What is Philosophy for?, by The School of Life.

The virtues of an idle mind

“Recently, I discovered how much we overlook, not just about the world, but also about the full potential of our inner life, when our mind is cluttered. In a study published in this month’s Psychological Science, the graduate student Shira Baror and I demonstrate that the capacity for original and creative thinking is markedly stymied by stray thoughts, obsessive ruminations and other forms of ‘mental load’,” Moshe Bar, the director of the Multidisciplinary Brain Research Center at Bar-Ilan University and a professor at Harvard Medical School and Massachusetts General Hospital, writes in Think Less, Think Better.

Many psychologists assume that the mind, left to its own devices, is inclined to follow a well-worn path of familiar associations. But Baror and Bar’s findings suggest that innovative thinking, not routine ideation, is our default cognitive mode when our minds are clear. In general, they say, there is “a tension in our brains between exploration and exploitation. When we are exploratory, we attend to things with a wide scope, curious and desiring to learn. Other times, we rely on, or ‘exploit,’ what we already know, leaning on our expectations, trusting the comfort of a predictable environment. We tend to be more exploratory when traveling to a new country, whereas we are more inclined toward exploitation when returning home after a hard day at work.”

Honing an ability to unburden the load on your mind can bring with it a wonderfully magnified experience of the world.

“Much of our lives are spent somewhere between those extremes. There are functional benefits to both modes: If we were not exploratory, we would never have ventured out of the caves; if we did not exploit the certainty of the familiar, we would have taken too many risks and gone extinct. But there needs to be a healthy balance. Our study suggests that your internal exploration is too often diminished by an overly occupied mind, much as is the case with your experience of your external environment.”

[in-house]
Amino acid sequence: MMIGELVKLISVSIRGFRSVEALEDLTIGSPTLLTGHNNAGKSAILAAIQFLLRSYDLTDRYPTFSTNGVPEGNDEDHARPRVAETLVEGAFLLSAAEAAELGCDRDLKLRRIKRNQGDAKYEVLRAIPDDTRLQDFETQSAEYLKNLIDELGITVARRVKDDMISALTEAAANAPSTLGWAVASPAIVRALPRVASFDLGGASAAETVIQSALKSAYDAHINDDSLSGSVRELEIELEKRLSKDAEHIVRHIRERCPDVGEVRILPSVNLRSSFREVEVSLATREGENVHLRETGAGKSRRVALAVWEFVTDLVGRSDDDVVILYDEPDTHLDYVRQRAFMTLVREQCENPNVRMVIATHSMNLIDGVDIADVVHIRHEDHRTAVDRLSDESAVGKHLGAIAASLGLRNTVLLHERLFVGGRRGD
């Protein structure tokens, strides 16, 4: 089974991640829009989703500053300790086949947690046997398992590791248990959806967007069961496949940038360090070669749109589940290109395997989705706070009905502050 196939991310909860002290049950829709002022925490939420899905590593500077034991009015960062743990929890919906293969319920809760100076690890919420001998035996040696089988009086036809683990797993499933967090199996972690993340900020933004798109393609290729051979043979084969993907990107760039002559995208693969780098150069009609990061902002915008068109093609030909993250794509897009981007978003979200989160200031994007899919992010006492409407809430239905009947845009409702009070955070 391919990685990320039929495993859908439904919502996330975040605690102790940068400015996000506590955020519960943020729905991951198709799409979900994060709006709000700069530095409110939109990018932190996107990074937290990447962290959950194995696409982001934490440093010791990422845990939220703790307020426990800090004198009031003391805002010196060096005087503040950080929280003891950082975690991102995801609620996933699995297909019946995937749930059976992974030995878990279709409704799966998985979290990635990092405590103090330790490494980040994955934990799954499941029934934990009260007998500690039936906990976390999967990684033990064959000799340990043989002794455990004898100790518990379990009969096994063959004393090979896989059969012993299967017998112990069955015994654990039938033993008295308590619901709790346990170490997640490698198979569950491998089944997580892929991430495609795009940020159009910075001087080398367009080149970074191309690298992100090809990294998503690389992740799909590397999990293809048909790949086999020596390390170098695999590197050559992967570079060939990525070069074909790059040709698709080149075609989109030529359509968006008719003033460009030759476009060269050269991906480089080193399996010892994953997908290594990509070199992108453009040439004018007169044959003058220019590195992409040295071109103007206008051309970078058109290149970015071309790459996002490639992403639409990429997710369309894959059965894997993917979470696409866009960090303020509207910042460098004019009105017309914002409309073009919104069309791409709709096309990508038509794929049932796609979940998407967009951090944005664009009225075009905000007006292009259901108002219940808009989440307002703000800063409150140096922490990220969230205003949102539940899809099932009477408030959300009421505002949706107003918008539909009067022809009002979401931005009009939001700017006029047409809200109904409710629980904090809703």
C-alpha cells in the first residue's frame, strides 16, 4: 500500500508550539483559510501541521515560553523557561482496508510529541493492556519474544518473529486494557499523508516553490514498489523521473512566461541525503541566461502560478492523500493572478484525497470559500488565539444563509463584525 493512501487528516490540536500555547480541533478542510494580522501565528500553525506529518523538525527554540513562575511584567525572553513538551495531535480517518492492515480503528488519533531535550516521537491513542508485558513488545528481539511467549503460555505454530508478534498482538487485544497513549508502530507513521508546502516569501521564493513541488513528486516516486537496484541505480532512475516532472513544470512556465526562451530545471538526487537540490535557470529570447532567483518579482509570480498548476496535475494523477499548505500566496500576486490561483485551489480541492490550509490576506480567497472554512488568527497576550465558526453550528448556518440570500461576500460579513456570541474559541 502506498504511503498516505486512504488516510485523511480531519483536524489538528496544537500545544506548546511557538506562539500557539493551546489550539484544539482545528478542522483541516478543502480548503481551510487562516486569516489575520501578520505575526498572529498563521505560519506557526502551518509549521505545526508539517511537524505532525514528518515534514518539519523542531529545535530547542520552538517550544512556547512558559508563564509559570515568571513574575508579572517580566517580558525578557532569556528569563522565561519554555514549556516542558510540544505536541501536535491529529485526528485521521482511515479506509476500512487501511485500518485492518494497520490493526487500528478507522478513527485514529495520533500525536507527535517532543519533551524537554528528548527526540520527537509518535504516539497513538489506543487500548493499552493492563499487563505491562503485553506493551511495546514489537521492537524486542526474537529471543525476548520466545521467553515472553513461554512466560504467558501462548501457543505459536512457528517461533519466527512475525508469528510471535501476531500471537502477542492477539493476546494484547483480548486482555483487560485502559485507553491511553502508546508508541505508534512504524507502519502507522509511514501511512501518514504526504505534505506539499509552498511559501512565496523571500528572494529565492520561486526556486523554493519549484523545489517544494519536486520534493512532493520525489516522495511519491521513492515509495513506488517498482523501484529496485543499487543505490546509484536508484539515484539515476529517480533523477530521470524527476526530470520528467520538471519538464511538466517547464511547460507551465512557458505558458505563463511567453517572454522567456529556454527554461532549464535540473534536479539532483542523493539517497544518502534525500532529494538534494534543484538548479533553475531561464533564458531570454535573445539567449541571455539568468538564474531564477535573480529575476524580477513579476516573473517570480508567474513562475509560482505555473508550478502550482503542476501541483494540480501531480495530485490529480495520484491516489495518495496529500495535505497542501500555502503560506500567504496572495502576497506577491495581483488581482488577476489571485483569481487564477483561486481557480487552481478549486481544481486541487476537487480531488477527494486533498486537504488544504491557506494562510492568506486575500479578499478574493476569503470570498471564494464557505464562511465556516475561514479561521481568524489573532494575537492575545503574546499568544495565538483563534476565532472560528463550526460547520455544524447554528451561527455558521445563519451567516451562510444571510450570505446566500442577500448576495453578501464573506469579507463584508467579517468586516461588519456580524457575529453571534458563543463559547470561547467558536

In The end of Reflection, Teddy Wayne writes: “There are many moments throughout my average day that, lacking print reading material in a previous era, were once occupied by thinking or observing my surroundings: walking or waiting somewhere, riding the subway, lying in bed unable to sleep or before mustering the energy to get up. Now, though, I often find myself in these situations picking up my phone to check a notification, browse and read the internet, text, use an app or listen to audio (or, on rare occasions, engage in an old-fashioned ‘telephone call’). The last remaining place I’m guaranteed to be alone with my thoughts is in the shower.”